On June 11, 2016, the United States Court of Appeals for the Fifth Circuit upheld the National Labor Relations Board’s (the “NLRB’s” or the “Board’s”) regulations enacted last year, radically altering the traditional rules governing union elections.
As we have discussed previously, the new regulations, which took effect on April 14, 2015, and are referred to collectively as the “quickie election rule,” dramatically shorten the potential election timeline – and, consequently, shorten the period of time an employer has to respond to and defend against an election petition. Specifically, the new rule permits electronic filing of election petitions; requires employers to file a statement of position outlining all pre-election hearing issues within seven days after the petition is filed or else risk waiving such issues; mandates that pre-election hearings commence within eight days of the filing of an election petition; requires employers to provide the union with voter information (including modern forms of contact information like personal email addresses) within two days of any direction of election; defers resolution of many voter eligibility issues until postelection; and denies parties the opportunity to file a post-hearing brief as an automatic right.
Several business groups have challenged the facial validity of the new rules in federal court. One such effort, led by the Associated Builders and Contractors of Texas, Inc., was filed in the United States District Court for the Western District of Texas in January of 2015. In this case, Associated Builders and Contractors of Texas Inc. et al. v. National Labor Relations Board, the business groups argued that in enacting the quickie election rule, the Board exceeded its authority under both the National Labor Relations Act (“NLRA”) and the Administrative Procedure Act (“APA”), violated employee privacy rights, interfered with protected employer speech and committed an abuse of agency discretion. In rejecting each of these arguments, the district court held that the business groups “ha[d] failed to show the rule, on its face, is in violation” of either the NLRA or the APA.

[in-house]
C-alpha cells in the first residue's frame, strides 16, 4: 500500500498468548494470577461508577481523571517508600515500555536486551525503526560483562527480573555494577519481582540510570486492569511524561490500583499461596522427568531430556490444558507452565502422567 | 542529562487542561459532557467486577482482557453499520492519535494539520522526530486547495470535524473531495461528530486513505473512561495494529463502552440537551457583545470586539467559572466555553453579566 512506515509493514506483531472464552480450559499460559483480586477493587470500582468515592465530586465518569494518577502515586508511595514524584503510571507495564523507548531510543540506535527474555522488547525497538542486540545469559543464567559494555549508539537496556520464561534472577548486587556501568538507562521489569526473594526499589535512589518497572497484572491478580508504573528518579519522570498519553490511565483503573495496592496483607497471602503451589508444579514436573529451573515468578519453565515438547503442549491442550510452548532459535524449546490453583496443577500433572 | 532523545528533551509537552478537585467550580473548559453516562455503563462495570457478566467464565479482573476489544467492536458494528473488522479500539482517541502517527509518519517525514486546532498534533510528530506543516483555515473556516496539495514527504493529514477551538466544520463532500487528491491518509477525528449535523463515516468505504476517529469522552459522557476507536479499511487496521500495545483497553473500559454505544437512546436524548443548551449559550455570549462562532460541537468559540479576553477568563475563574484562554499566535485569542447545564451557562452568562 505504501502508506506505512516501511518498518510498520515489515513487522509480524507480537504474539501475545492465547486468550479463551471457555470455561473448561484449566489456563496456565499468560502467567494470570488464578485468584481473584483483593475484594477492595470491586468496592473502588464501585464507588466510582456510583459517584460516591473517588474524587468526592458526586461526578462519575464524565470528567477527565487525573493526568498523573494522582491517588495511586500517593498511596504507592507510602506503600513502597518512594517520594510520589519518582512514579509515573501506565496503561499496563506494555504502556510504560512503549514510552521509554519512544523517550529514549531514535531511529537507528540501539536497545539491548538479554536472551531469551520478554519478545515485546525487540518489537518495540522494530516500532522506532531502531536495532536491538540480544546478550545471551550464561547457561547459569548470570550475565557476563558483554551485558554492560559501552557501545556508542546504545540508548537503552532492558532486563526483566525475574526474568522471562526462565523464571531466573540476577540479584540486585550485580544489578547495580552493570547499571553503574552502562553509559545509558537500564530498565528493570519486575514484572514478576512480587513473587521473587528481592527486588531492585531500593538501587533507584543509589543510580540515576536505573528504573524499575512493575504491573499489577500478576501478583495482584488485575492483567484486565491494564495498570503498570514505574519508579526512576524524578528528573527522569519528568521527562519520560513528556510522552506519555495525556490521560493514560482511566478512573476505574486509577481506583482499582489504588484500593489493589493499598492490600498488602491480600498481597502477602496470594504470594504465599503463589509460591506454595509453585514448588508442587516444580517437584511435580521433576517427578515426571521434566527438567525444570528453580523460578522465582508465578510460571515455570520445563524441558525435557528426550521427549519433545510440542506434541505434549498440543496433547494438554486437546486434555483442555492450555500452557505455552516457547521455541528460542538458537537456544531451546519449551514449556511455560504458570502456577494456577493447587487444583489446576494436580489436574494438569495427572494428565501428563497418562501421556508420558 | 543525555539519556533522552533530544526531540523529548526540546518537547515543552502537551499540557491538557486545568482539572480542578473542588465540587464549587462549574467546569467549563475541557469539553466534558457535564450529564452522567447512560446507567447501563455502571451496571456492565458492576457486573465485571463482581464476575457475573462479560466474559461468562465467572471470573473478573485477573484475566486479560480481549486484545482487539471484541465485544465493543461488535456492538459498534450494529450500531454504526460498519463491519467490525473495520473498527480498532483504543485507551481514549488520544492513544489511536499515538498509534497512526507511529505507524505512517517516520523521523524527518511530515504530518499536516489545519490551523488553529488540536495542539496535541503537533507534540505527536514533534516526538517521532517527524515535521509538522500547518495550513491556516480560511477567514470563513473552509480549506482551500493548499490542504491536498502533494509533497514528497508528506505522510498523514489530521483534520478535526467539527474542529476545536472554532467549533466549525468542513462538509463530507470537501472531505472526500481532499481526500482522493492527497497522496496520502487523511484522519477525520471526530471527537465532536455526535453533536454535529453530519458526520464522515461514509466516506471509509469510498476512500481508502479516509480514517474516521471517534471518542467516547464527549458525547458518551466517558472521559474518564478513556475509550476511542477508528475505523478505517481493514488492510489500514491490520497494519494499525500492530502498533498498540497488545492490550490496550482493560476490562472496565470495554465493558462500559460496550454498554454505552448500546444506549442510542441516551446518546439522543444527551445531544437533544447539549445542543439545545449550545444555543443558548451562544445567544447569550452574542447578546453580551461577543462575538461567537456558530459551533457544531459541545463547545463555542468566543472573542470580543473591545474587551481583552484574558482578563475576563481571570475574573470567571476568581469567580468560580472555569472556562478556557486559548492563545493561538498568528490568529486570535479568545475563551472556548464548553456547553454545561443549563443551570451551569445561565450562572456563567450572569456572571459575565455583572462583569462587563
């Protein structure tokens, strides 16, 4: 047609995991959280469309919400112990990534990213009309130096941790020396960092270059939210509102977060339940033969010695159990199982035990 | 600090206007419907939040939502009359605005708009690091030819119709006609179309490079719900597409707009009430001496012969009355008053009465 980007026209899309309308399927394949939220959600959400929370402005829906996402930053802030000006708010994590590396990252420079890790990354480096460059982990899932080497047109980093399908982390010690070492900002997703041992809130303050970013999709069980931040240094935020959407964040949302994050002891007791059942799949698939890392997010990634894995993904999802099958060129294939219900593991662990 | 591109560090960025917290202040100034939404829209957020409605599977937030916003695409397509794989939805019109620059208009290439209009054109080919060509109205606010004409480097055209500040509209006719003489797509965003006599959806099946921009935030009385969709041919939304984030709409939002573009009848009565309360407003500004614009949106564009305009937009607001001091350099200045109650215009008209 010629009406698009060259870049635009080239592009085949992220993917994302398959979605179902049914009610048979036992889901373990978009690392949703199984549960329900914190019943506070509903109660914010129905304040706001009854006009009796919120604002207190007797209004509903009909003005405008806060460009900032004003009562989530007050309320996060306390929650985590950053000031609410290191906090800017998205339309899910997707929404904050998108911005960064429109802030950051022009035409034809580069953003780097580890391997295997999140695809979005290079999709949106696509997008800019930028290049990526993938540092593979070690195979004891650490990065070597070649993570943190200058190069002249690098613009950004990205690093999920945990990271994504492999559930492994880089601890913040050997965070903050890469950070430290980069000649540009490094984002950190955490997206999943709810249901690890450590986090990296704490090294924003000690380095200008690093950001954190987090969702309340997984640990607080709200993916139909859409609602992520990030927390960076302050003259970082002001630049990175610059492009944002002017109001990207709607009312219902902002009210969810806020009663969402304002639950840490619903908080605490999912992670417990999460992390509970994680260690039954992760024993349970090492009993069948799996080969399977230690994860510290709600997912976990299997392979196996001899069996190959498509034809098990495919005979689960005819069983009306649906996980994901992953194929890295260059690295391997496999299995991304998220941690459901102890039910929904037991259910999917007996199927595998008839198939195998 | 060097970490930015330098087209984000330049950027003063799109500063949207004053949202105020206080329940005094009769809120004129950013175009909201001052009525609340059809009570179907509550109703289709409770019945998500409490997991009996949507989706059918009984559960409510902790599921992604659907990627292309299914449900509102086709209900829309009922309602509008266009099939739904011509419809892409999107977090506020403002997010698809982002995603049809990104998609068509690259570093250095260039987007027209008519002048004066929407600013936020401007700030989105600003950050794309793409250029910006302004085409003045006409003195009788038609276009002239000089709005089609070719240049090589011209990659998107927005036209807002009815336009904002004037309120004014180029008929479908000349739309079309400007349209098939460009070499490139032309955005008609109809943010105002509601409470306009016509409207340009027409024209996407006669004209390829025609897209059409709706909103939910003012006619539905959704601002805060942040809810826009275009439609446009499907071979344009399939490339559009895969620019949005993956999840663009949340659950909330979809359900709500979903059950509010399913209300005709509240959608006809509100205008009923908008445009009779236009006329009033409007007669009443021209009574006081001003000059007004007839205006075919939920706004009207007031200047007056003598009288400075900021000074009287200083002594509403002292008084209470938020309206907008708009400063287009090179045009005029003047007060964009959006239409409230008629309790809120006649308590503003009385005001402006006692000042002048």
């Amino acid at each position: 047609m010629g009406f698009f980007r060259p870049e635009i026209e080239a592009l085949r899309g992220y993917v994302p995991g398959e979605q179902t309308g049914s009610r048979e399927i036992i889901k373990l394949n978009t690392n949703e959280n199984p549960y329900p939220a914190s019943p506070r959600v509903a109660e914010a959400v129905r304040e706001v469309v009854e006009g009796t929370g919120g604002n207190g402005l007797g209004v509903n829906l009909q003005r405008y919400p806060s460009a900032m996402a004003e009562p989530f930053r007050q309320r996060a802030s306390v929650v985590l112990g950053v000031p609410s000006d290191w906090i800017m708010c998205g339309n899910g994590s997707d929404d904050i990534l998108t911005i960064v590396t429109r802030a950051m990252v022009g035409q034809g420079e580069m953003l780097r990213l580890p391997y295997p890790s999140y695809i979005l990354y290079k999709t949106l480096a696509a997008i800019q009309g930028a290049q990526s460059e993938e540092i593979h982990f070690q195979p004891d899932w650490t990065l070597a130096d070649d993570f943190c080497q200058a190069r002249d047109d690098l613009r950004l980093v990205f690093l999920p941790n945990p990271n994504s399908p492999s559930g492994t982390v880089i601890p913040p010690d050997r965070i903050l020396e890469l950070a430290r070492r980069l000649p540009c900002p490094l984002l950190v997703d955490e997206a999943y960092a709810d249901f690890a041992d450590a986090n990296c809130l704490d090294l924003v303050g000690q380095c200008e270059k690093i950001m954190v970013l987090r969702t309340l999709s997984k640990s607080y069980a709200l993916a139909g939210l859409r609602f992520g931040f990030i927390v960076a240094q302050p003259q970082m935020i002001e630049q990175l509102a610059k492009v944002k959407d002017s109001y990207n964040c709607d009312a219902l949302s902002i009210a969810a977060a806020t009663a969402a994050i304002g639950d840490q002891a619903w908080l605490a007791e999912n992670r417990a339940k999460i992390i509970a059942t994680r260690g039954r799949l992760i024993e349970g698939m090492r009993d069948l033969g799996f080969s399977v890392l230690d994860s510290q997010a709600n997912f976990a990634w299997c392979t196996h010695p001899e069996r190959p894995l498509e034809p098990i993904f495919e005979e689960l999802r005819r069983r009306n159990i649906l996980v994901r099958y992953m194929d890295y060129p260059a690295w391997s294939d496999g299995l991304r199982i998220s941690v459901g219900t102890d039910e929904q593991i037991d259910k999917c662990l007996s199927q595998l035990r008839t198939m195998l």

The business groups appealed this decision in August 2015, but to no avail. In upholding the district court’s decision, a three-judge appellate panel opined that “the board identified evidence that elections were being unnecessarily delayed by litigation … [and] [b]ecause the board acted rationally and in furtherance of its congressional mandate in adopting the rule, the ABC entities’ challenge to the rule as a whole fails.” The panel also rejected arguments that the rule’s greater disclosure requirements presented an increased risk of privacy infringement or identity theft.
In affirming the district court’s ruling, the Fifth Circuit joined the United States District Court for the District of Columbia in upholding the quickie election rule. In July 2015, that court rejected a challenge to the rule by the U.S. Chamber of Commerce and other business groups. While that court acknowledged that the plaintiff groups had legitimate policy objections, it found that their objections were simply a “disagreement with choices made by the agency entrusted by Congress with broad discretion to implement the provisions of the NLRA and to craft appropriate [election] procedures.”
While a future challenge to the rule as applied may yield a more pro-management result, the Fifth Circuit’s dismissal means that the quickie election rule remains in effect for now. As a result, employers should continue taking proactive steps to prepare for a potential union election campaign before a petition is filed. The number of days between the filing of an election petition and the election itself has decreased by 37 percent – from 38 to 24 days – since the new rule’s enactment. By developing a logistical election plan and drafting a basic statement of position prior to the filing of any petition, employers may be able to better utilize this shortened period by focusing their efforts post-filing on employee outreach and communication. Such forward-thinking planning may be an employer’s best defense against future unionization under the new “quickie election” timeline.